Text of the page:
EghtesadOnline: Less than a fortnight before the first wave of US sanctions hit Iran on August 6, Hapag-Lloyd, the multinational German-based transportation company said it will increase its cargo and container transport rates to $300 per TEU for its Persian Gulf services.
Other international shipping lines are highly likely to follow in the footsteps of Hapag-Lloyd in making their services costlier here. Shipping insurance companies are probably behind this push because the ports of Persian Gulf have been perceived as high-risk following the imminent reimposition of US sanctions.
As a result, securing the services of international shipping lines won’t be a good value for money for Iran, except in times of emergency.
The maritime fleet of the Islamic Republic of Iran Shipping Lines accounts for 40-50% of cargo transportation in the country. Almost 90% of Iran’s foreign trade takes place through its territorial waters, Financial Tribune reported.
With sanctions back in place, the operations of IRISL and other shipping lines will face major challenges, the Persian daily Shargh reported.
Direct Talks With Smaller Firms
A look at the previous round of sanctions against Iran shows that to move around its cargo, the country had to resort to a few domestic and foreign companies, the so-called “businessmen of sanctions”, whose prime objectives were to line up their own pockets amid the tough situation facing the country.
Experts now believe that the government and major economic agencies need to enter into direct negotiations with small- and medium-sized enterprises this time rather than lobbying with the middlemen.
Hadi Haqshenas, the deputy head of Ports and Maritime Organization of Iran, said it is only natural that when the number of shipping lines calling at a country’s ports declines, the costs of transportation and, accordingly, the end-price of goods go up.
“The owners of cargos need to try other alternatives, instead of unloading their goods in Dubai’s Jebel Ali Port and then importing them into the country by feeder ships. They can dock at ports located beyond the Persian Gulf, like in the Sea of Oman, and move their cargos to Chabahar [in the southeastern Iranian province of Sistan-Baluchestan] to reduce costs. Currently, we are holding talks with small companies with no economic ties with the US,” he said.
Masoud Daneshmand, chairman of Transportation Federation, said, “As we speak, heavyweights, namely MSC, Maersk and the likes have discontinued their services to Iranian ports. Second- and third-raters are now moving containers to the Persian Gulf and as they have a monopolistic position, they are bound to raise their transportation fees. Therefore, it is best to find new, alternative shipping lines and replace them.”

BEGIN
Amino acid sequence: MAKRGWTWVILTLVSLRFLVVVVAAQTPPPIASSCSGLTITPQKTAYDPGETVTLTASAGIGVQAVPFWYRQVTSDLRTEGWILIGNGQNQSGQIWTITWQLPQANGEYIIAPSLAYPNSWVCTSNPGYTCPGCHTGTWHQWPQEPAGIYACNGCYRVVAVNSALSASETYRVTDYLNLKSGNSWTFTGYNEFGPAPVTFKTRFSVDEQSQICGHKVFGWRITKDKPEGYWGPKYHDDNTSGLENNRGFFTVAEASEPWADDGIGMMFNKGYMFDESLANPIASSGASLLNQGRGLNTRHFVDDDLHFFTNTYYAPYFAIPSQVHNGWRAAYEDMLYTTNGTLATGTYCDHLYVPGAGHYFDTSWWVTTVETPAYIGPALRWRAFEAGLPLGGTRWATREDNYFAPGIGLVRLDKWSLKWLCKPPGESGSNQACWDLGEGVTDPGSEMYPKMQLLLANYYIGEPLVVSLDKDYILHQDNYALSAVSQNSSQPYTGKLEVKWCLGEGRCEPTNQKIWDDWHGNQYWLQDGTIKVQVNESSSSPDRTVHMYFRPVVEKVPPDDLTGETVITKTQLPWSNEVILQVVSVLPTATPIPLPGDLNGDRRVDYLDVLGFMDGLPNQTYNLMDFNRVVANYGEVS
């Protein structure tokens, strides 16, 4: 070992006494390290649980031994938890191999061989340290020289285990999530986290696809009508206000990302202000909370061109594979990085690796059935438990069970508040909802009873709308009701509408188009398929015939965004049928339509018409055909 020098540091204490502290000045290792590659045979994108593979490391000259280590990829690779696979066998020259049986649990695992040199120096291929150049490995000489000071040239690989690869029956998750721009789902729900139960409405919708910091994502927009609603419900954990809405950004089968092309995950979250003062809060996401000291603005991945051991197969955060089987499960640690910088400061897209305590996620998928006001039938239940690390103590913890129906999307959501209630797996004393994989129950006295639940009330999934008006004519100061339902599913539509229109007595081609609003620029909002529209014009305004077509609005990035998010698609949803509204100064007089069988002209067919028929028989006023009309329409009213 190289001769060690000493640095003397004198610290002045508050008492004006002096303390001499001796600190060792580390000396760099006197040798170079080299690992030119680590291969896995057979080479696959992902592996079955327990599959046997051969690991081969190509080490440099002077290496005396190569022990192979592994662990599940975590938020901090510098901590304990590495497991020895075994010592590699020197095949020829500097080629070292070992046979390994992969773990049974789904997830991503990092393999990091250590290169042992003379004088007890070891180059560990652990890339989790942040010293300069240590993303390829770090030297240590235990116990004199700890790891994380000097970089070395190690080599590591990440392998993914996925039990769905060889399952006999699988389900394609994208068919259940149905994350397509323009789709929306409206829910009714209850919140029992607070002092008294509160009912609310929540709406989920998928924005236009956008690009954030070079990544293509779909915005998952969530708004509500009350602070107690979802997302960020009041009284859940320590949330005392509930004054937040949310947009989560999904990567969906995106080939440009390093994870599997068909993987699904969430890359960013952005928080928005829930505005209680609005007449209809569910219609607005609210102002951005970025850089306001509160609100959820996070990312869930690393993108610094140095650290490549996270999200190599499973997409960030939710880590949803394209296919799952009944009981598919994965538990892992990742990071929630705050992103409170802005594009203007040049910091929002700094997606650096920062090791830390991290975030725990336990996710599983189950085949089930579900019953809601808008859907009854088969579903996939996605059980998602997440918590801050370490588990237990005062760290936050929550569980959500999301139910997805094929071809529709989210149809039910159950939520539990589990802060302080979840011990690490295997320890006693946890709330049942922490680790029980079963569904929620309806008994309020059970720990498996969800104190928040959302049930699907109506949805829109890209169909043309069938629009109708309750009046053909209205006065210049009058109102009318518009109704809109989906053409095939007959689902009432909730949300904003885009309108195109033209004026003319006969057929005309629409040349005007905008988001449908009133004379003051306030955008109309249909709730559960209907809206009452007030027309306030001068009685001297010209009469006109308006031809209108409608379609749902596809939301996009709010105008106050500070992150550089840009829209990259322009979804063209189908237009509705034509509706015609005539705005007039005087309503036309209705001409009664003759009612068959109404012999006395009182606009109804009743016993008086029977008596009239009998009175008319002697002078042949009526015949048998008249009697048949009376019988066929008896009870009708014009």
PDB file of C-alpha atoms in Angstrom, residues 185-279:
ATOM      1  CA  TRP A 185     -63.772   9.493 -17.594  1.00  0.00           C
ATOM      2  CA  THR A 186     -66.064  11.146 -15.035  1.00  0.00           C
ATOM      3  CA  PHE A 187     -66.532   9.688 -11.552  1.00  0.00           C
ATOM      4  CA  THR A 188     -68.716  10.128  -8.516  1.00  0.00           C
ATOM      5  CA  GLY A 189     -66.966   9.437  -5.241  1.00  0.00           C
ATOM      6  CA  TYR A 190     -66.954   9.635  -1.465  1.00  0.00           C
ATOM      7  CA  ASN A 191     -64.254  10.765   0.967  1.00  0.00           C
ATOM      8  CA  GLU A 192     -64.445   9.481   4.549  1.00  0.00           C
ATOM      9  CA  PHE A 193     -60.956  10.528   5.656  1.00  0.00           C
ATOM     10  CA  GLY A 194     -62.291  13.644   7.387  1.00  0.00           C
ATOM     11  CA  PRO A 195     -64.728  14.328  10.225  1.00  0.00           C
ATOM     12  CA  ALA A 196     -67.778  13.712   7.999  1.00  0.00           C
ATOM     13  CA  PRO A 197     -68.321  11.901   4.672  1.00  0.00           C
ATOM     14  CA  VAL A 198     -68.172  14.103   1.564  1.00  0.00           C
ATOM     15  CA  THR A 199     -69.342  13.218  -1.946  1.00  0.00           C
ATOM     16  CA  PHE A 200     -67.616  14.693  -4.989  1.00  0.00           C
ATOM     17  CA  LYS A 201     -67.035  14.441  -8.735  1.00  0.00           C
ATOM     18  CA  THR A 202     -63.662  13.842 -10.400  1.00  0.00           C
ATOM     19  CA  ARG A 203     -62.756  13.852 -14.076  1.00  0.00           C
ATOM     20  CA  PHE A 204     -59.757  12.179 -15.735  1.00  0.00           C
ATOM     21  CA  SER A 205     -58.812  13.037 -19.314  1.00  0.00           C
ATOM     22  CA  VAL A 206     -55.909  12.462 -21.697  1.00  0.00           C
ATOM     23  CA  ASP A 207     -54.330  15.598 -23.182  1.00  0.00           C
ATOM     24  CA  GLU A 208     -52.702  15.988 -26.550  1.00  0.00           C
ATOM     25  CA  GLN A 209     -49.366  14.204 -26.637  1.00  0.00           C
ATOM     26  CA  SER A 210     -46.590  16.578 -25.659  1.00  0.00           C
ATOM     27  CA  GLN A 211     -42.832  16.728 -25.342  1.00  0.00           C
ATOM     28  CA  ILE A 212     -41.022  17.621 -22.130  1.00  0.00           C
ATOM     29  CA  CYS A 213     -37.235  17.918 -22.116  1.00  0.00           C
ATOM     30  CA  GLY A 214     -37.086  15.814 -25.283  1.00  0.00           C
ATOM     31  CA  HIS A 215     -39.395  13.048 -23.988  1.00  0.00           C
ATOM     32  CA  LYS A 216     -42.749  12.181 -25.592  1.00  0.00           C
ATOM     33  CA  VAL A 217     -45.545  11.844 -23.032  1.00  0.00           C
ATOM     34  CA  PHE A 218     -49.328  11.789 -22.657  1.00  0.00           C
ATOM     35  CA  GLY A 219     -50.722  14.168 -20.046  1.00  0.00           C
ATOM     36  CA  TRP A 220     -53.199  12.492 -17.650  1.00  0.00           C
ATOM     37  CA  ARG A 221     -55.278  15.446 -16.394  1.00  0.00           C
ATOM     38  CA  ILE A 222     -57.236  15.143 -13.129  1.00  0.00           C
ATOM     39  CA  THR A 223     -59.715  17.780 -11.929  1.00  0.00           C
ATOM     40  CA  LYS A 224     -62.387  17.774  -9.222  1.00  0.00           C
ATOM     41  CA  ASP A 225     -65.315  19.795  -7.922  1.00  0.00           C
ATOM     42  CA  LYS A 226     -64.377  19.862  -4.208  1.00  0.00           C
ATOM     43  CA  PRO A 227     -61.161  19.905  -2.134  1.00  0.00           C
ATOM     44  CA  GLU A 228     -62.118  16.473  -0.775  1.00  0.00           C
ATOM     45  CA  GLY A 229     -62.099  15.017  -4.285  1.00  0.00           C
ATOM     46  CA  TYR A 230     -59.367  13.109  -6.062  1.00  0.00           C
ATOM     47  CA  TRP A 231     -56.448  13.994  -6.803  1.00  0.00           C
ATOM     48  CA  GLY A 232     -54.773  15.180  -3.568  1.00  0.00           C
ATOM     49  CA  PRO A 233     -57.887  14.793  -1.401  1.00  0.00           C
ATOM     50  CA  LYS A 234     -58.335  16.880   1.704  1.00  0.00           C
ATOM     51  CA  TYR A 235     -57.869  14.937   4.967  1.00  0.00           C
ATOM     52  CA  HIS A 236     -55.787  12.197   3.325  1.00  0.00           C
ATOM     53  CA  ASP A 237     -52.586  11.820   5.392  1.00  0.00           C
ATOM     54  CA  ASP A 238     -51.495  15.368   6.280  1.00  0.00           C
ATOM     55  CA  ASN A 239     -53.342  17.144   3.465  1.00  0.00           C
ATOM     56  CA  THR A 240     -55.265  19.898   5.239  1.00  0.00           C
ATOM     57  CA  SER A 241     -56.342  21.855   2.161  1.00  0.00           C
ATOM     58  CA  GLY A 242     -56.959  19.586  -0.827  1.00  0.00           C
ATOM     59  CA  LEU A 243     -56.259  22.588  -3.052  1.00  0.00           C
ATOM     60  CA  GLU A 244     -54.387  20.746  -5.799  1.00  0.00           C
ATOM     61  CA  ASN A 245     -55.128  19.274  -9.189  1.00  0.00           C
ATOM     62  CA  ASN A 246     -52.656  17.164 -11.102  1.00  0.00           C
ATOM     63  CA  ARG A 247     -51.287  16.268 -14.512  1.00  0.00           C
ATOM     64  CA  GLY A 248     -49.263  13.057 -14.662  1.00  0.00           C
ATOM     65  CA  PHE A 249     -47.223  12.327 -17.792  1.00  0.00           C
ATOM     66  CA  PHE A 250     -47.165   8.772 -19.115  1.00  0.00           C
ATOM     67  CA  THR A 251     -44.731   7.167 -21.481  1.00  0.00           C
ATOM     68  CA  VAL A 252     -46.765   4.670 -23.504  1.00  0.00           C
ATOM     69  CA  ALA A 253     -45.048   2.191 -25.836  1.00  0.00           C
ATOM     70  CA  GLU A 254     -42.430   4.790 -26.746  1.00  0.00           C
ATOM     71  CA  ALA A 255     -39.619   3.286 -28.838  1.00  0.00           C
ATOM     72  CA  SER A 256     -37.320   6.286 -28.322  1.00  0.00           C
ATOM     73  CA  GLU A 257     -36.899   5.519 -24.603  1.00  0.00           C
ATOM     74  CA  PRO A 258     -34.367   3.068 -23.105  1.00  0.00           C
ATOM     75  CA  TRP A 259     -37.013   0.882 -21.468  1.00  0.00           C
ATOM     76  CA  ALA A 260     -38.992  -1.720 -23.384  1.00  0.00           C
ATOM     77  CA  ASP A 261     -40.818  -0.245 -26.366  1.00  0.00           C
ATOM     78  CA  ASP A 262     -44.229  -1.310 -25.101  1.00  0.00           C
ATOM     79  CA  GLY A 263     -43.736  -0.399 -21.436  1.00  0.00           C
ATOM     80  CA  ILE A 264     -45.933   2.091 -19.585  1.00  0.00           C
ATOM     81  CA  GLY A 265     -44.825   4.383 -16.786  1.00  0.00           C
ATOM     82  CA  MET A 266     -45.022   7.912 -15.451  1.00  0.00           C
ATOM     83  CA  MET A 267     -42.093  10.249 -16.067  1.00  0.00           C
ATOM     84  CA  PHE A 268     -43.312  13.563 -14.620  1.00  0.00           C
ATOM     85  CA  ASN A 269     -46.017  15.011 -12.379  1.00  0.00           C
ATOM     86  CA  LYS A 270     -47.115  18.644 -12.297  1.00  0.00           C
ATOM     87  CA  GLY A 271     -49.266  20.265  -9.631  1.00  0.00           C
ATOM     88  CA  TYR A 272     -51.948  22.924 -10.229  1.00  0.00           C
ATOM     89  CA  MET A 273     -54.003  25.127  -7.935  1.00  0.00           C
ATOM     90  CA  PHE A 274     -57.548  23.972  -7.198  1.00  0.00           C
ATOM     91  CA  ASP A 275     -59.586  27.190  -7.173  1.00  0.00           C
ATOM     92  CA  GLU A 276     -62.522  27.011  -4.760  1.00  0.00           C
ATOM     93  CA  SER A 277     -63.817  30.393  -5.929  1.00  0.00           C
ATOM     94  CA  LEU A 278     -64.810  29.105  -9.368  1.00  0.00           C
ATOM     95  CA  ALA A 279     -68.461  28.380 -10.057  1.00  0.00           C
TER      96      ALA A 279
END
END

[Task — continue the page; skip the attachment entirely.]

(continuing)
Private Shipping Firms Not Banned From Iran
Noting that new sanctions target IRISL, Daneshmand said, shipping lines of the private sector are not banned from docking at Iranian ports.
“The management of maritime transportation is of particular importance under the circumstances. By adopting sensible policies, the government should decide whether or not to increase maritime transportation and if it wants to rent the contain ships of other countries,” he concluded.
On May 8, US President Donald Trump announced that he had decided to pull the United States out of the 2015 Joint Comprehensive Plan of Action—the formal name of the Iran nuclear deal—and to reimpose sanctions on Iran, which had been lifted with the deal’s implementation in 2016.
Seventeen major global shipping lines resumed their services to Iran following the implementation of JCPOA.
According to a factsheet released by the US Department of the Treasury, the United States entered a wind-down period before snapping back the sanctions on Iran. After 90 days—on August 6—US sanctions on Iran’s acquisition and purchase of US dollar notes , on its trade in gold and precious metals, on the sale and transfer of various metals and materials, on the Iranian rial, on Iranian sovereign debt, and on Iran’s automotive sector will come back into place. The United States is also going to revoke JCPOA-specific import authorizations for Iranian goods.
Later in the year, on Nov. 4, a second 180-day wind-down period will end and the United States will implement further sanctions against Iran. According to the US Treasury Department, these will include sanctions on Iran’s shipping and oil industries, secondary sanctions against third-country financial institutions doing business with Iran and sanctions on Iran’s energy sector. Other JCPOA-specific exceptions for Iran will also end.